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Building the Good Life on the Hills of the West Bank

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Palestinian women look at a model in the showroom for Rawabi, the first planned Palestinian city in the West Bank, on 23 April. Rawabi will provide some 6,000 contemporary housing units with different floor plans, spread across 23 neighborhoods. (photo: CNS/Debbie Hill) 

Masri lives in Ramallah with his American-born wife — both daughters are at universities in the United States — and he said he has no plans to move to Rawabi. But his company has sold between one and nine apartments a day since opening up sales in mid-May, he said.

The initial budget for the project was $500 million. Today the project stands at a budget of more than $1 billion and will eventually include 23 neighborhoods with some 6,000 housing units for 30,000 residents.

The first 600 apartments are scheduled for completion early next year. Future stages of the project will include some higher-end single-family homes as well as one-bedroom apartments for young couples and students, Nasser said.

A mosque is being constructed, and in February a cornerstone-laying ceremony was held with Greek Orthodox Patriarch Theophilos III for the future Greek Orthodox church to be built. A spot has been reserved for a Catholic church.

Father Humam Khzouz, general administrator of Jerusalem’s Latin Patriarchate, said the patriarchate is interested in building a church and school in the new city and is in the process of reviewing several options.

“Nothing has been concretized yet but we are interested,” he said in a phone interview. “We are interested in being there in order to serve the young couples who will be living there.”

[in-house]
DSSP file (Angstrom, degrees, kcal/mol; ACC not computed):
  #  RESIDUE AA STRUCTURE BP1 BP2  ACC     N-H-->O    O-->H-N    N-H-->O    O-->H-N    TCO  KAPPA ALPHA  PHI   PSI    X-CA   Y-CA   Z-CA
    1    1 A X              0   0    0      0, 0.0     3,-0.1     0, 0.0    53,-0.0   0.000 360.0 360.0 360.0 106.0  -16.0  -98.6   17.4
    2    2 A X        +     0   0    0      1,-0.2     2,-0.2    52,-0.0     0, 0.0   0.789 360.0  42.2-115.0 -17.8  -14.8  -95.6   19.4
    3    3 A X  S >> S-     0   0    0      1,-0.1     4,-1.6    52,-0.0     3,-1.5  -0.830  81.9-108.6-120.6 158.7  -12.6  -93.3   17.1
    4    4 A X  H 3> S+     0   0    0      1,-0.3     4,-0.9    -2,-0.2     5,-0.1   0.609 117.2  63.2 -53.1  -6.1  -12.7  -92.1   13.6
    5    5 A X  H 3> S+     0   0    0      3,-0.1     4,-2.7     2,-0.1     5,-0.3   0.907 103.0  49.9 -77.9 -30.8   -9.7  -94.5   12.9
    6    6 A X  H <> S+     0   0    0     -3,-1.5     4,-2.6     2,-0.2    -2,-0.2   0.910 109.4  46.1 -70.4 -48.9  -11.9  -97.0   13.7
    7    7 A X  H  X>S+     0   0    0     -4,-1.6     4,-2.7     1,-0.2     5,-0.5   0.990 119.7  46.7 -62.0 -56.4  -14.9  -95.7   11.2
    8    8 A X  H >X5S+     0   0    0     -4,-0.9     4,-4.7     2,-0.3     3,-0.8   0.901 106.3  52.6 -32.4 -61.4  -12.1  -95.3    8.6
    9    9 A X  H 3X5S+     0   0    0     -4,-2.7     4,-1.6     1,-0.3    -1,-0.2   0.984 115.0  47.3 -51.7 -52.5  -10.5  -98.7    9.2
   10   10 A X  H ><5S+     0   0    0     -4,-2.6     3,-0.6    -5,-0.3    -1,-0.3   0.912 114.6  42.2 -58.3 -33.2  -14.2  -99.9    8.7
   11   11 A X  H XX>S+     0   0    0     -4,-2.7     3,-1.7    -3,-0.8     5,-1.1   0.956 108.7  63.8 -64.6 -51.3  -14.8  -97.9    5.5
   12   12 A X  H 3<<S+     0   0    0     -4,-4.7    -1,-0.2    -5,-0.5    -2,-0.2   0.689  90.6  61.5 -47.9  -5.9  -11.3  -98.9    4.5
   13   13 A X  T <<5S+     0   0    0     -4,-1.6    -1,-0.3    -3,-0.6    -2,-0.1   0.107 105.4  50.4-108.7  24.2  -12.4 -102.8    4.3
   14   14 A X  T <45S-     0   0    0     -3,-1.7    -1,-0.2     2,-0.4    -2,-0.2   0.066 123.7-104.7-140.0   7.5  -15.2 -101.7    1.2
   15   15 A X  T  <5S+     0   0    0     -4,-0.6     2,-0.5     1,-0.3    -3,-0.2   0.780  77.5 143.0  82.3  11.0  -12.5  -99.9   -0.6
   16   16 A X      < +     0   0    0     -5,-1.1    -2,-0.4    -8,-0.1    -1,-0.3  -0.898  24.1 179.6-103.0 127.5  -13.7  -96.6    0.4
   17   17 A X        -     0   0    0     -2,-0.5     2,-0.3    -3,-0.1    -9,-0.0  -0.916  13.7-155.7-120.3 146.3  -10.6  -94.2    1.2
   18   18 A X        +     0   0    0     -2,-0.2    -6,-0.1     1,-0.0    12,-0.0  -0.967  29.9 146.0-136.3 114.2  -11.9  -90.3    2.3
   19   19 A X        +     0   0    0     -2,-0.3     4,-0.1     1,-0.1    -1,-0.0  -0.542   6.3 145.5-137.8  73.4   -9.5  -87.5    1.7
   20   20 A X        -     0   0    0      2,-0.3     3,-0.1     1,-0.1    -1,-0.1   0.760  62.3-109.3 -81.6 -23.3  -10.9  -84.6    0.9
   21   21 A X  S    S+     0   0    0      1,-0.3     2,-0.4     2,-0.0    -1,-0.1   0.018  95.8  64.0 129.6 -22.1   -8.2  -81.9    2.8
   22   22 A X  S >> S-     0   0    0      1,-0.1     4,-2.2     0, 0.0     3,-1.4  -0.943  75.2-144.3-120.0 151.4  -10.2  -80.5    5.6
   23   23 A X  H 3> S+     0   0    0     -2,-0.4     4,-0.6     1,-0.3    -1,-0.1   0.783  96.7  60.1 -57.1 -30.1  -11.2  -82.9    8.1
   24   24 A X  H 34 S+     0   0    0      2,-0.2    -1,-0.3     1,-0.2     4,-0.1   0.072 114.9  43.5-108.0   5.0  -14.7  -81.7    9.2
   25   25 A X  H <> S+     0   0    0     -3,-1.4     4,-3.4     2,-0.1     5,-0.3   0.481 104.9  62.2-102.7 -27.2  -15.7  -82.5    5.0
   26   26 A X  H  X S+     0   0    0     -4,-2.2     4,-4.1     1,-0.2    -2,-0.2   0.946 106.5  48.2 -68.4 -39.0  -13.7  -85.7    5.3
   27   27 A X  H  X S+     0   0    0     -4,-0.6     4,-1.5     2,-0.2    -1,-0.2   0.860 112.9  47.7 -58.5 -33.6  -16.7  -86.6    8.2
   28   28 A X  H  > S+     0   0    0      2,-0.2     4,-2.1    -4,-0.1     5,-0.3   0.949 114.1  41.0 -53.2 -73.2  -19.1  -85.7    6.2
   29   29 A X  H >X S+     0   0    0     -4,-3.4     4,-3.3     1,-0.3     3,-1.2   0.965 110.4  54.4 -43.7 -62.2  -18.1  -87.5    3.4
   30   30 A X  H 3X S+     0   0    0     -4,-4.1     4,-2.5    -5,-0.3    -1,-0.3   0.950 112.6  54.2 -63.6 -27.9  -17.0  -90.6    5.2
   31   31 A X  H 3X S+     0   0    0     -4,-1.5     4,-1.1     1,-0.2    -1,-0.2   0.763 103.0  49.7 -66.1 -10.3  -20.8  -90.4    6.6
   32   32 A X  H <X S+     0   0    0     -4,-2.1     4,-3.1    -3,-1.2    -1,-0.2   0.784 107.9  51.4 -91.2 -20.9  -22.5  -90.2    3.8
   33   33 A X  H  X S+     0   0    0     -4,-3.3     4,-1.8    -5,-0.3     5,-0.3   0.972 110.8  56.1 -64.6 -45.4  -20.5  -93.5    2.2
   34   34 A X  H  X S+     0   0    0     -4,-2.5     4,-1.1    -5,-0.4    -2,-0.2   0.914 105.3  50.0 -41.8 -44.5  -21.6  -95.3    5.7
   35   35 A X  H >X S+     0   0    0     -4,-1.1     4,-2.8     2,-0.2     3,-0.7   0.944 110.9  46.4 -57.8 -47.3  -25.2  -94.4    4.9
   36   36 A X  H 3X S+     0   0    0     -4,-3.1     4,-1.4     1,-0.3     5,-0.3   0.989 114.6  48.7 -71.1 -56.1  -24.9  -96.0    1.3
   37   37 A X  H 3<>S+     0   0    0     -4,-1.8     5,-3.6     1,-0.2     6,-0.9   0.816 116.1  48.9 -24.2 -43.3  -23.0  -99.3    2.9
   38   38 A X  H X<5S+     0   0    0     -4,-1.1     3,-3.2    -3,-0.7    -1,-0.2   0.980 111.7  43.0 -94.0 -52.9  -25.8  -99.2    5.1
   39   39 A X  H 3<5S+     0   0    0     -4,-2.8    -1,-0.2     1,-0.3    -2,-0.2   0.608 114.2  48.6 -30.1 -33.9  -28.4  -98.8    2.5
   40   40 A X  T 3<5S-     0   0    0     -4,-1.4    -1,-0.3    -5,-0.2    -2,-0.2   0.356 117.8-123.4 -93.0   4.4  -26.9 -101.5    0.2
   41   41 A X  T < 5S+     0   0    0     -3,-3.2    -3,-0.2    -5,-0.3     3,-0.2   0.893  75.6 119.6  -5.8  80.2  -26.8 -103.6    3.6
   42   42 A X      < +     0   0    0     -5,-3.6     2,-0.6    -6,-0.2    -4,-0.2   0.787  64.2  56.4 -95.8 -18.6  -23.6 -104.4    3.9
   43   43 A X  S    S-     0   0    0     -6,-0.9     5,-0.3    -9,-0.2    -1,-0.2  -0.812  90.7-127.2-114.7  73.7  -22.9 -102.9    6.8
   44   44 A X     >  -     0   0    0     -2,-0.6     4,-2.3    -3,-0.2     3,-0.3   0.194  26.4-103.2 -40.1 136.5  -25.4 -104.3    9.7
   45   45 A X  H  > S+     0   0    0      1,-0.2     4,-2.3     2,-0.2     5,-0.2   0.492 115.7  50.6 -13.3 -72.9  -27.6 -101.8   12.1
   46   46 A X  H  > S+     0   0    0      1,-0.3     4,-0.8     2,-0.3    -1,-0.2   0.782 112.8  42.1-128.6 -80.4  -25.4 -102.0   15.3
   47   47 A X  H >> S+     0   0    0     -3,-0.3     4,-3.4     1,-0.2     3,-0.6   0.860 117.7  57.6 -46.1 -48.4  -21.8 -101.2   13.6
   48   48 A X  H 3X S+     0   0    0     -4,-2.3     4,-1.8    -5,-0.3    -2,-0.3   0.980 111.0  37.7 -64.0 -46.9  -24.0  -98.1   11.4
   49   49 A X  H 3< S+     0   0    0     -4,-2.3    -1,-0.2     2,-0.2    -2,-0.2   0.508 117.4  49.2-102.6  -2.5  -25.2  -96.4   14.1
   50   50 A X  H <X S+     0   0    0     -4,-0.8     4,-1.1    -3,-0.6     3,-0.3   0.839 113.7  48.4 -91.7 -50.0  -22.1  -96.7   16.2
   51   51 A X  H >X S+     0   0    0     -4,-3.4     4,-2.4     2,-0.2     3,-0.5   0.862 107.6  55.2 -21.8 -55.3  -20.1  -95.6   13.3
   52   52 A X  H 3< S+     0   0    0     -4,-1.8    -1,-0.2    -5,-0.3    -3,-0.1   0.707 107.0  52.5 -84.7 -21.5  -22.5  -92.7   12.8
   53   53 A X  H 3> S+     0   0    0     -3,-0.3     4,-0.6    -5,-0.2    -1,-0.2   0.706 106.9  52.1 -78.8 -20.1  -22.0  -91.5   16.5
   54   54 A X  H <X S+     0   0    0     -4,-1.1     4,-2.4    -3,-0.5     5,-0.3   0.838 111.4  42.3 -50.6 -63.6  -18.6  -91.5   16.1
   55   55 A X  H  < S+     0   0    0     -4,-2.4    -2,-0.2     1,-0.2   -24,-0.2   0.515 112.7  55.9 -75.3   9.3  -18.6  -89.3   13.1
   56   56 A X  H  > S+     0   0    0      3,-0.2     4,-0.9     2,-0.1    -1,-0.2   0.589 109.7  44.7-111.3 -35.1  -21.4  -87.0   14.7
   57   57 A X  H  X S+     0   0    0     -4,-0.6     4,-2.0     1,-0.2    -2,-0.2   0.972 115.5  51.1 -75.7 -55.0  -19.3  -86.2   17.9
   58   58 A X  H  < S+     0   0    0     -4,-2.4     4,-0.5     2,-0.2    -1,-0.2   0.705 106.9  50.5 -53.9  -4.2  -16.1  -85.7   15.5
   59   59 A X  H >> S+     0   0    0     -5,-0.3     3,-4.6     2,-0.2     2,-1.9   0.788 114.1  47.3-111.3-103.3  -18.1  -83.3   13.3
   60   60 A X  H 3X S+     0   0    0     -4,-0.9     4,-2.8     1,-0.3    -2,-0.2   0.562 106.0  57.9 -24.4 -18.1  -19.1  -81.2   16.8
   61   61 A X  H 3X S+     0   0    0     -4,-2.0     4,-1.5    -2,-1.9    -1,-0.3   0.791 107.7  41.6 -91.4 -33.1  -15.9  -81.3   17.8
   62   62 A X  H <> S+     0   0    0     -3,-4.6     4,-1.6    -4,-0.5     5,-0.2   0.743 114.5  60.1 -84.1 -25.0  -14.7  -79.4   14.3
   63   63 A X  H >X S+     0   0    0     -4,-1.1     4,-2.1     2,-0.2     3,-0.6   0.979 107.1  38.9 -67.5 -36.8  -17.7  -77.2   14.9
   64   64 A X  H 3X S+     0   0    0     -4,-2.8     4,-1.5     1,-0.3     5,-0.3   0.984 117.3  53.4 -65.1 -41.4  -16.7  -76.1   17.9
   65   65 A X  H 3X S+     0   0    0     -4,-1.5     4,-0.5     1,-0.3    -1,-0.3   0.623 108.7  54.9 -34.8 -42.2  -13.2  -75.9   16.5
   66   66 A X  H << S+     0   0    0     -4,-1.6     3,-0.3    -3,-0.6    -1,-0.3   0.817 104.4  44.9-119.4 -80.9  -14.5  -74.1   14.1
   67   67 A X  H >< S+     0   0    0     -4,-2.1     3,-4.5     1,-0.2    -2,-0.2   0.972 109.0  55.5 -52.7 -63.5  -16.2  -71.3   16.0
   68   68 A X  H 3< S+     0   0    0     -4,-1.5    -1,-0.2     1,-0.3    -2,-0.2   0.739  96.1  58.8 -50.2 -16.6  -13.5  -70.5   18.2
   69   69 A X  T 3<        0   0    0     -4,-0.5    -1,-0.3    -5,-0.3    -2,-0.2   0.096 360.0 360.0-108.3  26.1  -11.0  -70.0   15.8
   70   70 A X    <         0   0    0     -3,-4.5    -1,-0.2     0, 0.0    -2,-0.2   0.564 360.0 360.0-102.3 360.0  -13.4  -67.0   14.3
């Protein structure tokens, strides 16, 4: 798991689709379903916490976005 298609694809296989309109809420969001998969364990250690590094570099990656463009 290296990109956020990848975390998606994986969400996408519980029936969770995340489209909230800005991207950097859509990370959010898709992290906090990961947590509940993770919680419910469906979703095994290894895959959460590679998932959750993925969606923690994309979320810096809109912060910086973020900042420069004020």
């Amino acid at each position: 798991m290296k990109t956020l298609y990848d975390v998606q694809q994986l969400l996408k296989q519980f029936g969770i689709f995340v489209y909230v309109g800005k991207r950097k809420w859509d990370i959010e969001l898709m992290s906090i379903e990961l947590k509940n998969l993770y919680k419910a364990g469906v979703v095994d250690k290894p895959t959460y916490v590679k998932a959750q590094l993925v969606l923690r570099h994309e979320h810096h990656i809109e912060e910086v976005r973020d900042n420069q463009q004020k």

In addition to conveying a message that Palestinians are capable of creating something bigger than what they have had, even with the Israeli occupation, Masri said he wants to convey the importance of creating the reflection of a tolerant Palestinian society in Rawabi.

Palestinians want a secular democratic state, he said, and he believes that a tolerant Rawabi will be another step in that direction.

“We are in the process of state-building, in this case city-building, and it must be a secular city,” he said. “There must be tolerance and respect of people’s religious beliefs. To emphasize this secular message we put in the cornerstone of the first Christian church. We made a big deal of it in order to emphasize [Rawabi] as a city of tolerance.”

The same was not done with the mosque, he noted. Christians make up less than 2 percent of the predominantly Muslim West Bank.

Rawabi prices are affordable compared to Ramallah, where property is at a premium, said Nasser.

“Instead of immigrating for a better quality of life, they can have it here. They can have a better quality of life and still be in Palestine,” said Nasser, who noted that when his sister came back from the United States with her family, the first thing she did was purchase an apartment in Rawabi.





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Tags: Palestine Palestinians West Bank Homes/housing Occupation